Document type: 
Article

Approaching the Self-Consistency Challenge of Electrocatalysis with Theory and Computation

Peer reviewed: 
Yes, item is peer reviewed.
Date created: 
2018-04-04
Abstract: 

This opinion piece centers around challenges involved in developing first- principles electrochemical methods. In recent years, theory and computation have become quintessential tools to navigate the parameter space that controls the activity and stability of electrocatalytic materials and electrochemical devices. Viable methods process as input details on materials structure, composition and reaction conditions. Their output includes metrics for stability and activity, phase diagrams, as well as mechanistic insights on reaction mechanisms and pathways. The core challenge, connecting input to output, is a self-consistency problem that couples the electrode potential to variables for the electronic structure of the solid electrode, solvent properties and ion distributions in the electrolyte as well as specific properties of a boundary region in between. We will discuss a theoretical framework and computational approaches that strive to accomplish this feat.

Document type: 
Article

Tipping Water Balance and the Pt Loading Effect in Polymer Electrolyte Fuel Cells: A Model-based Analysis

Peer reviewed: 
Yes, item is peer reviewed.
Abstract: 

The commercial deployment of polymer electrolyte fuel cells (PEFCs) hinges on breakthroughs in design and integration of highly performing and durable catalyst layers with drastically reduced platinum loading. Experimental studies have shown an unexpected increase in voltage losses upon a drastic reduction in the Pt content. In an effort to unravel this peculiar behavior, an existing physical model of catalyst layers in PEFCs is employed to analyze a wide range of fuel cell performance data from the literature. The analysis reveals correlated trends in key fuel cell parameters. These findings can be explained in view of the tipping water balance that affects the interplay of transport and reaction in catalyst layer and gas diffusion media. This represents a compelling alternative to the widespread ionomer-film hypothesis that links observed power losses at low Pt loading to a mesoscopic oxygen transport resistance. The presented theoretical analysis warrants the definition of a correlation exponent that should find use in assessing the merit of different approaches in catalyst layer fabrication.

Document type: 
Article

Morphology of Anion-Conducting Ionenes Investigated by X-ray Scattering and Simulation

Peer reviewed: 
Yes, item is peer reviewed.
Date created: 
2018-01-24
Abstract: 

We have studied the morphology of a novel series of benzimidazole-based ionenes, methylated poly(hexamethyl-p-terphenylbenzimidazolium) (HMT-PMBI), in halide form. Materials with anion-exchange capacities ranging from 0 to 2.5 mequiv/g were studied. X-ray scattering reveals three length scales in the materials: ion–polymer spacing (4 Å), polymer–polymer interchain spacing (6 Å), and an intrachain repeat distance (20 Å). No long-range structure is apparent above the monomer length, which is rare in ion-conducting polymer membranes. In preliminary molecular dynamics simulations, water molecules were observed forming chains between ions, even at a modest level of hydration, providing an interpenetrating network where conductivity can occur.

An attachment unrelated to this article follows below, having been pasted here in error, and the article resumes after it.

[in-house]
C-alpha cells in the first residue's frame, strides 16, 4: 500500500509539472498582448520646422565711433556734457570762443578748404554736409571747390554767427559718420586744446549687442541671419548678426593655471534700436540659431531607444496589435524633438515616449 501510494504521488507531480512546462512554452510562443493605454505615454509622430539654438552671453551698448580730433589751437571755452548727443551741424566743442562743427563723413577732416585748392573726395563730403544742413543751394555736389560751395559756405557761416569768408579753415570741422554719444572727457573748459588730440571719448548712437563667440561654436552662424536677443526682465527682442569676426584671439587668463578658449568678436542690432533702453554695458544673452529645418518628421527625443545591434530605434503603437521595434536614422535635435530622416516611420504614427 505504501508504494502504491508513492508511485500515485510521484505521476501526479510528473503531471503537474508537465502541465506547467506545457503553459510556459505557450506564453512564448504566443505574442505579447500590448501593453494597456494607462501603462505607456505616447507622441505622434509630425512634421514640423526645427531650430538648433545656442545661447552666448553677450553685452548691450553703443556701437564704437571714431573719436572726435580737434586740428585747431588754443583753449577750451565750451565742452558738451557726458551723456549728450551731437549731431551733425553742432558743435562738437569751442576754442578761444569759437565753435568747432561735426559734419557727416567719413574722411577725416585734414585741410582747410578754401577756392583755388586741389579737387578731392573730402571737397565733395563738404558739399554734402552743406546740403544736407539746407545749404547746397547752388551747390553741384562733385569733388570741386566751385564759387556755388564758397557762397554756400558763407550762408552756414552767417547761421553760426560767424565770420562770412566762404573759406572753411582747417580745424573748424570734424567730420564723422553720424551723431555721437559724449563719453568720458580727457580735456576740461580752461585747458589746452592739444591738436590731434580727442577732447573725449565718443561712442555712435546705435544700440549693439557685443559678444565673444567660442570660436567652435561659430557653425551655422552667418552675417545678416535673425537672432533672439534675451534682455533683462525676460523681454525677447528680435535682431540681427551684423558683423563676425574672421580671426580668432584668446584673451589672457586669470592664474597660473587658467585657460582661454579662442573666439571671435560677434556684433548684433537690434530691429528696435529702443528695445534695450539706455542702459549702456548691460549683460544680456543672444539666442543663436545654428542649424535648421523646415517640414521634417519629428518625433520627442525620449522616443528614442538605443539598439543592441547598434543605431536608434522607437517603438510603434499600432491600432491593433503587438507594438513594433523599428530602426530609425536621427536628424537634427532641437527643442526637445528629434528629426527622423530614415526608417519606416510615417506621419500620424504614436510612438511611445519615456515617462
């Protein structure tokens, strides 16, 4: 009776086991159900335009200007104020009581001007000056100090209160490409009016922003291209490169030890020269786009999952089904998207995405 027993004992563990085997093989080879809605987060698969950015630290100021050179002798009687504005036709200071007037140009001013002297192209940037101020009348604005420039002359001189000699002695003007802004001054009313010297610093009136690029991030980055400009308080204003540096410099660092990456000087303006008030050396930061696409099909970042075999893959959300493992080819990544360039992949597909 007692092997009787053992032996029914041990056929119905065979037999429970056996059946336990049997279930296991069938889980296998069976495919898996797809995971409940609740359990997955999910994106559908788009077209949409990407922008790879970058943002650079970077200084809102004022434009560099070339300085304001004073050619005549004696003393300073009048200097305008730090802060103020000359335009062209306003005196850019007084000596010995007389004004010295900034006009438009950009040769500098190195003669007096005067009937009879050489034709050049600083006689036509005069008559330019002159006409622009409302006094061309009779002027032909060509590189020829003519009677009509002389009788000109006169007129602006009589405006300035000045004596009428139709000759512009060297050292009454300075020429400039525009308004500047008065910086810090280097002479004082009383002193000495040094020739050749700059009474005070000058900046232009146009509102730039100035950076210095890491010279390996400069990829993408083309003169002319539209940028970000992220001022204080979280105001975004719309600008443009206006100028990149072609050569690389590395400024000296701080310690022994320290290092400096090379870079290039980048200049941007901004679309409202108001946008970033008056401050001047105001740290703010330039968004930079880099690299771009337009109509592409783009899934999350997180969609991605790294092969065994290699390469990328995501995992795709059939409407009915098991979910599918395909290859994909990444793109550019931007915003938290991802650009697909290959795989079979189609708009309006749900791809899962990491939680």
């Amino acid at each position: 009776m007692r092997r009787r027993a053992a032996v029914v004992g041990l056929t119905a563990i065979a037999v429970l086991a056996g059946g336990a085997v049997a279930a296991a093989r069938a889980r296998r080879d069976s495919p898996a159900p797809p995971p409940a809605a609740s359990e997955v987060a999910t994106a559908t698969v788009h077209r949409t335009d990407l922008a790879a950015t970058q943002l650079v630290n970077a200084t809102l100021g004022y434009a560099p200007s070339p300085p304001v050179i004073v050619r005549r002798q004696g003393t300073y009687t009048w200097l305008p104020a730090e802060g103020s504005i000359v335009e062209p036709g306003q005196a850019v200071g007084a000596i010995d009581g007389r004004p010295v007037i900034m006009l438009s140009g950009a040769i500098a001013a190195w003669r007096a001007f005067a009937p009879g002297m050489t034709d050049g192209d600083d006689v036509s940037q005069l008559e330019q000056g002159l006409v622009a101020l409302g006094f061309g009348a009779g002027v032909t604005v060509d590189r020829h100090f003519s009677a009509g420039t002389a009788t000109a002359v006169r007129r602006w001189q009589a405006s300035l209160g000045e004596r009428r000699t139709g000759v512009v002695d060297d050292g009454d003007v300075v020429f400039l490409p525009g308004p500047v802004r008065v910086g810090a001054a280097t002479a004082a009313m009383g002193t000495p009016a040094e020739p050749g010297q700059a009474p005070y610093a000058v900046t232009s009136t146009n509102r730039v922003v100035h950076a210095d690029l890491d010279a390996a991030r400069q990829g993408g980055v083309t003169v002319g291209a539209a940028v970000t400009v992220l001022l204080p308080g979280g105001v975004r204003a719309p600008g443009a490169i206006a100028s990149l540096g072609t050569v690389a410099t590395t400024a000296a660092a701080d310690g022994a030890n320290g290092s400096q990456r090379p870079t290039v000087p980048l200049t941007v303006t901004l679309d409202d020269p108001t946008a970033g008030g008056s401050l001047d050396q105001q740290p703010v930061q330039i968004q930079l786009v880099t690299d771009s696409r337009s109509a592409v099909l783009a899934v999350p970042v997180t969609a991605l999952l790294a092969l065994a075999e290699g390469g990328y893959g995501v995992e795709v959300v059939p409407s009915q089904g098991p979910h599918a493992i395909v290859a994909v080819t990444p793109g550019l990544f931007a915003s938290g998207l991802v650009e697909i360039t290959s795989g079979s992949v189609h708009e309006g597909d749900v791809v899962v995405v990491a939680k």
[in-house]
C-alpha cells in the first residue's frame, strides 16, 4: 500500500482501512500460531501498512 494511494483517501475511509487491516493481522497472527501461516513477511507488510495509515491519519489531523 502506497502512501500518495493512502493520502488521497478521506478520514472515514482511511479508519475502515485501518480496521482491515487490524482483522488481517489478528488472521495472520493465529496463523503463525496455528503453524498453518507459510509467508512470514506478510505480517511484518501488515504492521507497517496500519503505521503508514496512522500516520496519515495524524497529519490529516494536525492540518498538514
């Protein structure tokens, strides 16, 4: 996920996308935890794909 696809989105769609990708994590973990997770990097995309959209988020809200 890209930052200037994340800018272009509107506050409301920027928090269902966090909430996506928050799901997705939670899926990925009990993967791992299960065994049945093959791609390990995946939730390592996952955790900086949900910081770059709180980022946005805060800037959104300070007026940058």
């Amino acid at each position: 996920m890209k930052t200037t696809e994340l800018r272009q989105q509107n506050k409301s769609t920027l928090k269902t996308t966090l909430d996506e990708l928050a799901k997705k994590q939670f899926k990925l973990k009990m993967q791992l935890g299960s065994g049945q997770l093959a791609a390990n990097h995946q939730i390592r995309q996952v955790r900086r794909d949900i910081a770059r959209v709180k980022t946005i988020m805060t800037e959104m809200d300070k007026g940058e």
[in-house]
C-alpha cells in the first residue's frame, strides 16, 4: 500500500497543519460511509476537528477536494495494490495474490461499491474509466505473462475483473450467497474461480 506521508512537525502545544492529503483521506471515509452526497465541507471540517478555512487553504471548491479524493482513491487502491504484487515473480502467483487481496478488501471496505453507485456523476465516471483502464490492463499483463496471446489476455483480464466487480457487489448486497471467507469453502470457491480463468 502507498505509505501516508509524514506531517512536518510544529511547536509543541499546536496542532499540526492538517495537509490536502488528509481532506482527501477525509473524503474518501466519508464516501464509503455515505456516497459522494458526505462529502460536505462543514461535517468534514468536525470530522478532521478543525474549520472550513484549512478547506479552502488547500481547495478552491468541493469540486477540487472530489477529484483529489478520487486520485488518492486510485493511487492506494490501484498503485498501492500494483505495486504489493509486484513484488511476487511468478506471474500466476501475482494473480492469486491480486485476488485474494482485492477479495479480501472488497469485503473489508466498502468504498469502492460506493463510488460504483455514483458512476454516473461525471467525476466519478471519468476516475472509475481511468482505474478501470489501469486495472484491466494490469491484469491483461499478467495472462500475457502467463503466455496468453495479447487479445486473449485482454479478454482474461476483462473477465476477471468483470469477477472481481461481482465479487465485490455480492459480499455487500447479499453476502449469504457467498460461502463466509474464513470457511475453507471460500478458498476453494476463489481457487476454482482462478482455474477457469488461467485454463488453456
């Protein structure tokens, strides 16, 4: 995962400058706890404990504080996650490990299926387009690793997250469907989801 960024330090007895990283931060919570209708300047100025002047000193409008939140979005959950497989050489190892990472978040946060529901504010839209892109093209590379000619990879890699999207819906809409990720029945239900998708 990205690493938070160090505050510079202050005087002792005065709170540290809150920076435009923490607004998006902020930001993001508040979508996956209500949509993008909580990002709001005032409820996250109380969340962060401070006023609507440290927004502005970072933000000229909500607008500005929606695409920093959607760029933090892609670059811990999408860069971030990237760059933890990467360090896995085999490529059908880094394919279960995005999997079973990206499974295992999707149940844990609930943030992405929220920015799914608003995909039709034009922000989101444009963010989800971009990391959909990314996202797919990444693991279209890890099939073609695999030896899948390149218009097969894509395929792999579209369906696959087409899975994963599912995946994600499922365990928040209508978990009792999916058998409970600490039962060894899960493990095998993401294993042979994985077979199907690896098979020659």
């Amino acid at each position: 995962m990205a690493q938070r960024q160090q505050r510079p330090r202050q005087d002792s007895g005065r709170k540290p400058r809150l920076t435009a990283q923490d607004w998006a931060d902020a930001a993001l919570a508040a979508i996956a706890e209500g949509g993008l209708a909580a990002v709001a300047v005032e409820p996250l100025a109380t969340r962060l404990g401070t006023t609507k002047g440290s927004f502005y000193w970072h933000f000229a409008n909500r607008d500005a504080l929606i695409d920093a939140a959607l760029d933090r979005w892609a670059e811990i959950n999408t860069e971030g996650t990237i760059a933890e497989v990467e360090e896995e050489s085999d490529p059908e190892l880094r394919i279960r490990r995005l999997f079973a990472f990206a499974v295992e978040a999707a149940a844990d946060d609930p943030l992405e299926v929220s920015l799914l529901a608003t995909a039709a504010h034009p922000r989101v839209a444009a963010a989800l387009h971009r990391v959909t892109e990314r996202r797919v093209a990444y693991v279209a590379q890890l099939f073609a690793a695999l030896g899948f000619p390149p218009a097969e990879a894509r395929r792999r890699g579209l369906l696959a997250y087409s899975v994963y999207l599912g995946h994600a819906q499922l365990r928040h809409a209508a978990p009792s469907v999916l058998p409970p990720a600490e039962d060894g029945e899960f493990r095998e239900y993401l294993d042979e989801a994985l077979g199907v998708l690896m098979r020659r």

Document type: 
Article

Selecting of a Cytochrome P450cam SeSaM Library with 3-Chloroindole and Endosulfan - Identification of Mutants that Dehalogenate 3-Chloroindole

Peer reviewed: 
Yes, item is peer reviewed.
Date created: 
2017-09
Abstract: 

Cytochrome P450cam (a camphor hydroxylase) from the soil bacterium Pseudomonas putida shows potential importance in environmental applications such as the degradation of chlorinated organic pollutants. Seven P450cam mutants generated from Sequence Saturation Mutagenesis (SeSaM) and isolated by selection on minimal media with either 3-chloroindole or the insecticide endosulfan were studied for their ability to oxidize of 3-chloroindole to isatin. The wild-type enzyme did not accept 3-chloroindole as a substrate. Mutant (E156G/V247F/V253G/F256S) had the highest maximal velocity in the conversion of 3-chloroindole to isatin, whereas mutants (T56A/N116H/D297N) and (G60S/Y75H) had highest kcat/KM values. Six of the mutants had more than one mutation, and within this set, mutation of residues 297 and 179 was observed twice. Docking simulations were performed on models of the mutant enzymes; the wild-type did not accommodate 3-chloroindole in the active site, whereas all the mutants did. We propose two potential reaction pathways for dechlorination of 3-chloroindole.

Document type: 
Article

Synthesis of Heterobenzylic Fluorides

Peer reviewed: 
Yes, item is peer reviewed.
Date created: 
2018-01-17
Abstract: 

Fluorination at heterobenzylic positions can have a significant impact on basicity, lipophilicity, and metabolism of drug leads. As a consequence, the development of new methods to access heterobenzylic fluorides has particular relevance to medicinal chemistry. This Short Review provides a survey of common methods used to synthesize heterobenzylic fluorides and includes fluoride displacement reactions of previously functionalized molecules (e.g., deoxyfluorination and halide exchange) and electrophilic fluorination of resonance stabilized heterobenzylic anions. In addition, recent advances in the direct fluorination of heterobenzylic C(sp3)-H bonds and monofluoromethylation of heterocyclic C(sp2)-H bonds are presented.

Document type: 
Article